Governor Jerry Brown’s selection of Congressman Xavier Becerra to succeed (now Senator) Kamala Harris as the new Attorney General of California was a surprising move that brings into power in California a seasoned advocate of the economic prosperity of California, but one without a clear track record of privacy law enforcement. Mr. Becerra comes back to California after serving on the powerful House Ways and Means committee, and comes from a background of protecting social security, first and foremost, but also brings with him a strong track record of paying close attention to issues affecting California’s largest economic sectors, including technology, healthcare, and the entertainment industry.
From the outset, Mr. Becerra has stated that privacy is one of his “top priorities” and that “today, more than ever, a strong privacy program, which includes data security, is essential to the safety and welfare of the people of California and to our economy.”
So what does that broad initial proclamation mean? 2016 was an active year in data security regulation and enforcement in California. New laws came to pass regulating privacy in California’s health exchange marketplace, pre-schools and kindergartens, and more. As one example, California amended its data breach notice requirements, including requiring notification to the California Attorney General’s office for any breach of encrypted information only if the encryption key or security credential was also, or reasonably is believed to have been, acquired by an unauthorized person. Further, 2016 saw a large enforcement action settled with Wells Fargo Bank for privacy breaches and consumer notice issues.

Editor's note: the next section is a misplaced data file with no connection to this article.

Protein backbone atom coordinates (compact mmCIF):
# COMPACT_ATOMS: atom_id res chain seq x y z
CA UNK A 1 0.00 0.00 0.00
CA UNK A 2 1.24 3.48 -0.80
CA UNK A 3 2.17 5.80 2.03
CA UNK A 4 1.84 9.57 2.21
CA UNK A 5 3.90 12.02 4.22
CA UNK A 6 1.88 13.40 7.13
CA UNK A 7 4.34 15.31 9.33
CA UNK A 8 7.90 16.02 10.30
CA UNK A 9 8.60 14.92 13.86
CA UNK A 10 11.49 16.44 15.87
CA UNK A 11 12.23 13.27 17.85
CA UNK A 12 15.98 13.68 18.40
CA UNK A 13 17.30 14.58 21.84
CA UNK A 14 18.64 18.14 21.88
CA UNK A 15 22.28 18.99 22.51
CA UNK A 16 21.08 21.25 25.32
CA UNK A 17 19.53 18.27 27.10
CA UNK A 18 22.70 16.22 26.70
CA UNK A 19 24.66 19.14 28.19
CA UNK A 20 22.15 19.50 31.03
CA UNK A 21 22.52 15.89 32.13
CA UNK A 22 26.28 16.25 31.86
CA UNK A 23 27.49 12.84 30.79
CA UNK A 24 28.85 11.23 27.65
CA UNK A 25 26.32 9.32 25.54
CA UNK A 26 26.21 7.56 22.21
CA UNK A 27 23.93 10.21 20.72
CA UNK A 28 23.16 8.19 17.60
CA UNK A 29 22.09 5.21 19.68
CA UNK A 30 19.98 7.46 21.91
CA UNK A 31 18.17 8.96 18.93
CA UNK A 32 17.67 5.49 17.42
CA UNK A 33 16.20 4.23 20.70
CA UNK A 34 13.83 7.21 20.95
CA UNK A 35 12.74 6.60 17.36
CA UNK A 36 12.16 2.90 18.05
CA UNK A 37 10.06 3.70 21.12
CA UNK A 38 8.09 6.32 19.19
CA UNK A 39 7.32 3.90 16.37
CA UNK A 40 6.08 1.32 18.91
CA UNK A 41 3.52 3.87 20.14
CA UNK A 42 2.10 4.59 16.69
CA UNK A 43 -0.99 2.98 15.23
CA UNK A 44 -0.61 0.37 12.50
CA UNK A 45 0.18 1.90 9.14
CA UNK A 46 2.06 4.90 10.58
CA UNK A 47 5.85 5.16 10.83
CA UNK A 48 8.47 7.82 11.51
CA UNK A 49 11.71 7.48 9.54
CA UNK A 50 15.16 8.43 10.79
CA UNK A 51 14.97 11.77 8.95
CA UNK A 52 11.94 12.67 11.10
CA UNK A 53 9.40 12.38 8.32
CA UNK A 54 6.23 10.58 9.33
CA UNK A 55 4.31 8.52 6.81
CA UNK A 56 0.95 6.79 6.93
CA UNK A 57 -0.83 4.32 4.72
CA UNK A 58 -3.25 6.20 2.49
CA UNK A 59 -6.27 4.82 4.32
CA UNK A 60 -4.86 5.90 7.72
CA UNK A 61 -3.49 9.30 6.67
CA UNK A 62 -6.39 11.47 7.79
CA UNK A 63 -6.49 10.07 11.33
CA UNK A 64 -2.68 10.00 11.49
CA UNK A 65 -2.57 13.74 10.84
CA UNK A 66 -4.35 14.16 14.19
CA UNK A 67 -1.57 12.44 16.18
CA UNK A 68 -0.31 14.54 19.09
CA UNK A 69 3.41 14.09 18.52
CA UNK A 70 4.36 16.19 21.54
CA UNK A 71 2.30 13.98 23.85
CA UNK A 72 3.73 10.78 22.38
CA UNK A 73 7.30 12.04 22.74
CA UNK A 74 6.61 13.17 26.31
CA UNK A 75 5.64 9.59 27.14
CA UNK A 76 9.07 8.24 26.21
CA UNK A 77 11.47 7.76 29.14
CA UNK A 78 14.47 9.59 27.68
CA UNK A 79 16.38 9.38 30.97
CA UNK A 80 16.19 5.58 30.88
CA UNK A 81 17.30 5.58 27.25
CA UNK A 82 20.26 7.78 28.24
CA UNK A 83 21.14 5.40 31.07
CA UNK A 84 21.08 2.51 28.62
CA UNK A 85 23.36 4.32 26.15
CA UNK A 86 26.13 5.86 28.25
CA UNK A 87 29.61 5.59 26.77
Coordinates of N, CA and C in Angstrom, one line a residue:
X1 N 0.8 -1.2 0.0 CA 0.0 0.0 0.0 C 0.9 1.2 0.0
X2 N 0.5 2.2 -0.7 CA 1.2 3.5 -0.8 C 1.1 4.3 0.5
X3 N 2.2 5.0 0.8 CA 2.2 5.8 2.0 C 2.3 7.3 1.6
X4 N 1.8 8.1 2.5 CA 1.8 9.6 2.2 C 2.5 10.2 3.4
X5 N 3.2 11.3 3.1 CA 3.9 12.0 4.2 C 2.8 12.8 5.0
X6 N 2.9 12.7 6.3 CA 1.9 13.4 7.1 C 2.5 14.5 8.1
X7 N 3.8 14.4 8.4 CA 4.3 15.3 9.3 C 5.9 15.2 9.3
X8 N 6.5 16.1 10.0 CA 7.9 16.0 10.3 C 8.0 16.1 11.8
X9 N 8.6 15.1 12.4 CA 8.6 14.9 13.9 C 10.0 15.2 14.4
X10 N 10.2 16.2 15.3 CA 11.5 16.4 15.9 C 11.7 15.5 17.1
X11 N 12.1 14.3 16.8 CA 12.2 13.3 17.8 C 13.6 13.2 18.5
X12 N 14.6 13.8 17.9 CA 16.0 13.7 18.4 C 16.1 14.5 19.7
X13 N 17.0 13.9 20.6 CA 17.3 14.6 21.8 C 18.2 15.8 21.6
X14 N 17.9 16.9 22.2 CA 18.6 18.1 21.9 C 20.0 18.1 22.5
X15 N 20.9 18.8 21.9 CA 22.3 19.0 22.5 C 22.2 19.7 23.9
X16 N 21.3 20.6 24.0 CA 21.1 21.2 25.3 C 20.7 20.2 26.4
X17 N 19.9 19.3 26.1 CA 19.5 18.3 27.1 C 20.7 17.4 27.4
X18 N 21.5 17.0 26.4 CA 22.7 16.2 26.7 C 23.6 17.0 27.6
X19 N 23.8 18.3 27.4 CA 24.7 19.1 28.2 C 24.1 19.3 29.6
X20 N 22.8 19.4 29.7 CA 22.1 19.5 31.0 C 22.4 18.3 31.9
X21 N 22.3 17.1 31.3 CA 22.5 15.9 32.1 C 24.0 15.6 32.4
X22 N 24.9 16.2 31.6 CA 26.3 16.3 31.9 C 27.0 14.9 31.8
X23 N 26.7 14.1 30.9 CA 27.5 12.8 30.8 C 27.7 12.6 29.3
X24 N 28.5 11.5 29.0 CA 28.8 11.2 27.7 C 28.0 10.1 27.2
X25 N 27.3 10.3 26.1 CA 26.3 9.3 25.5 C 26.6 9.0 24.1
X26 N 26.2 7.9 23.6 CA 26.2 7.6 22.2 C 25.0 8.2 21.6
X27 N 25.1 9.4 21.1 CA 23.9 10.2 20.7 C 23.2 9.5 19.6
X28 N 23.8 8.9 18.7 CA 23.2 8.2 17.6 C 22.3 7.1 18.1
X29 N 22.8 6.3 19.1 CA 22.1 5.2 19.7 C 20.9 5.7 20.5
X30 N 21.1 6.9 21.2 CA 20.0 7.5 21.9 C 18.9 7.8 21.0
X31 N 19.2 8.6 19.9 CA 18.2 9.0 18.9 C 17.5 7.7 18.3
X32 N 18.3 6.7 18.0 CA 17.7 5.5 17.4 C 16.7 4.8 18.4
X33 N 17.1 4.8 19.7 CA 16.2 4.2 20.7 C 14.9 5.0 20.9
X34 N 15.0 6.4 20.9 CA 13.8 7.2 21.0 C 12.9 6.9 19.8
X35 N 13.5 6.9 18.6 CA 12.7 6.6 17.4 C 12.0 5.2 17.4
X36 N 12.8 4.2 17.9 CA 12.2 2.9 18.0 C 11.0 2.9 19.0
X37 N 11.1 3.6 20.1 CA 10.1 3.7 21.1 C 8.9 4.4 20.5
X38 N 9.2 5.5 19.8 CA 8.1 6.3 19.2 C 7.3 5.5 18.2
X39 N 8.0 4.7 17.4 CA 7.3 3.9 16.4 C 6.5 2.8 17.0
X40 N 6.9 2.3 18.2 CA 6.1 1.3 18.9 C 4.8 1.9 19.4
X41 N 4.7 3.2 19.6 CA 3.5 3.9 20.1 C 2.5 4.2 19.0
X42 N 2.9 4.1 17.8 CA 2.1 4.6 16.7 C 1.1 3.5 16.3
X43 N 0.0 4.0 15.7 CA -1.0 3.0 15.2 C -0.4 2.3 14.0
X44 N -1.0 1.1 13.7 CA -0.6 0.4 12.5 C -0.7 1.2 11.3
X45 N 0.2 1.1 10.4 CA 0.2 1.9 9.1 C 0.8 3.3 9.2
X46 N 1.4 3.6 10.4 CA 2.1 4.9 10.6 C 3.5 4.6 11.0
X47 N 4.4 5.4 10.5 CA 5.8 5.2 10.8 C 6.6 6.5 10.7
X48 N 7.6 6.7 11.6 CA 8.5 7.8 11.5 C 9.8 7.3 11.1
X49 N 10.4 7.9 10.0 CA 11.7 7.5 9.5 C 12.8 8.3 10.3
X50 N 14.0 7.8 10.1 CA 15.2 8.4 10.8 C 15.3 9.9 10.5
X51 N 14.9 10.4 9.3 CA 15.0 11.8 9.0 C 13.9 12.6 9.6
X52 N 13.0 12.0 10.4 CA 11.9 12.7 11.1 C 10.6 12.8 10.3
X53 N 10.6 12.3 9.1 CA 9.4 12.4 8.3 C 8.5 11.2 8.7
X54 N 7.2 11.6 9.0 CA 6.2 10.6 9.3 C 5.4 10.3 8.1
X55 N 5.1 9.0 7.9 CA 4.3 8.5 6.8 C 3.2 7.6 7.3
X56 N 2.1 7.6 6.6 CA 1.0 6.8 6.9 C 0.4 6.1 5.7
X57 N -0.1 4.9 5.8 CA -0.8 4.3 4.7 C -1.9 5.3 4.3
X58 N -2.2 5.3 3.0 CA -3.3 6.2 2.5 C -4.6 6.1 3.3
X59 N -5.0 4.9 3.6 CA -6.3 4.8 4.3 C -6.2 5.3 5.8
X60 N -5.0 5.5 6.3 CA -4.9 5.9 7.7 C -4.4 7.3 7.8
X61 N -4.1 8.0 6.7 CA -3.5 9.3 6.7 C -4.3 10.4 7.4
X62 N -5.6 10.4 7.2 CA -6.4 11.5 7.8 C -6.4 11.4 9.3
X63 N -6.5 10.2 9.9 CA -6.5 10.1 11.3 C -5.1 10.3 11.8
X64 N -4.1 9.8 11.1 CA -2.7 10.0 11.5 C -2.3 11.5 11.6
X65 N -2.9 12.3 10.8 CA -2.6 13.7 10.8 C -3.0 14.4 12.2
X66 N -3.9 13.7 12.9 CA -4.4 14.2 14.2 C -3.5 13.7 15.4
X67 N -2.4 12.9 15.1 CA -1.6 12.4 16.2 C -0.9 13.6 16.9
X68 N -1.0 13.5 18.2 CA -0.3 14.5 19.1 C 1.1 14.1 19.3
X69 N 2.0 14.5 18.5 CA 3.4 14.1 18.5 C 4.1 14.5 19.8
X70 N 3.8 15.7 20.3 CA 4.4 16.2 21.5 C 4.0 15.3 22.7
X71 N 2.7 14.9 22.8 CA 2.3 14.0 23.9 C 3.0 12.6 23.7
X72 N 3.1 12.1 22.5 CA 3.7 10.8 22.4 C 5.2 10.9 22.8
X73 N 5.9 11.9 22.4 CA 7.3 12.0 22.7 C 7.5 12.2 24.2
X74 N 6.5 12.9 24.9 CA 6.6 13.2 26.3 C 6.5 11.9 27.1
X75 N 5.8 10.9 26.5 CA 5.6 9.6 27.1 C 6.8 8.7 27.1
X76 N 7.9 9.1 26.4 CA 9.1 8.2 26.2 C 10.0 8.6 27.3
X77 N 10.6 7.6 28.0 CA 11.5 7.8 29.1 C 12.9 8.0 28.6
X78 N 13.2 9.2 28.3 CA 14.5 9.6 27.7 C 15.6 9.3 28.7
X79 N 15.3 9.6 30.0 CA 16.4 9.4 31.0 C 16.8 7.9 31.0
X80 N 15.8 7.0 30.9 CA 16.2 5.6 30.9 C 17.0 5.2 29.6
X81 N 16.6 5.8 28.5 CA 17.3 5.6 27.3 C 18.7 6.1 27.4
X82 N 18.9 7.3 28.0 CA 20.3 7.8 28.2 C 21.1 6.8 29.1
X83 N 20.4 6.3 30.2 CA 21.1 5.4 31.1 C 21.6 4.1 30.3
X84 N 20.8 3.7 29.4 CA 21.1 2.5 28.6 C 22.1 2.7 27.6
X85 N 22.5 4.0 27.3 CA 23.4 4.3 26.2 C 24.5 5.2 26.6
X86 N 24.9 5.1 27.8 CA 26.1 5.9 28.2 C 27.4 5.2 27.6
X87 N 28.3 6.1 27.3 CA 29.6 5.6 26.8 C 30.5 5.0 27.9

But perhaps of most import, in 2016 the attorney general’s office published its long anticipated report on privacy breaches that contained analysis of the data that the office had been collecting since 2012. This report chronicles 657 breaches and provides a roadmap for the industries that will receive the heaviest scrutiny: retail, financial services, and health care. Mr. Becerra, unlike his predecessor, now has mountains of data on data breaches in California, and likely will use this to enforce California’s privacy laws under the mantle of consumer protection.
One additional point to focus on with the new attorney general is California’s likelihood of continuing to provide stronger protections and regulations in the face of retreating federal standards. For example, a recent law in California provides additional security provisions as part of California’s “safe at home” program. These new provisions protect the identities and even otherwise publicly available information, such as real property records of any individual who is a patient, employee, or volunteer at a reproductive health care clinic, among other protected categories. Clearly this new law is intended to bolster the privacy rights of recipients of reproductive health care, and is one example of specific areas that the attorney general is likely to target with regard to privacy protections in the face of a changing federal landscape. As Mr. Becerra gets more involved in this field, we will provide updates on enforcement actions and statements from the new California Attorney General in the months to come.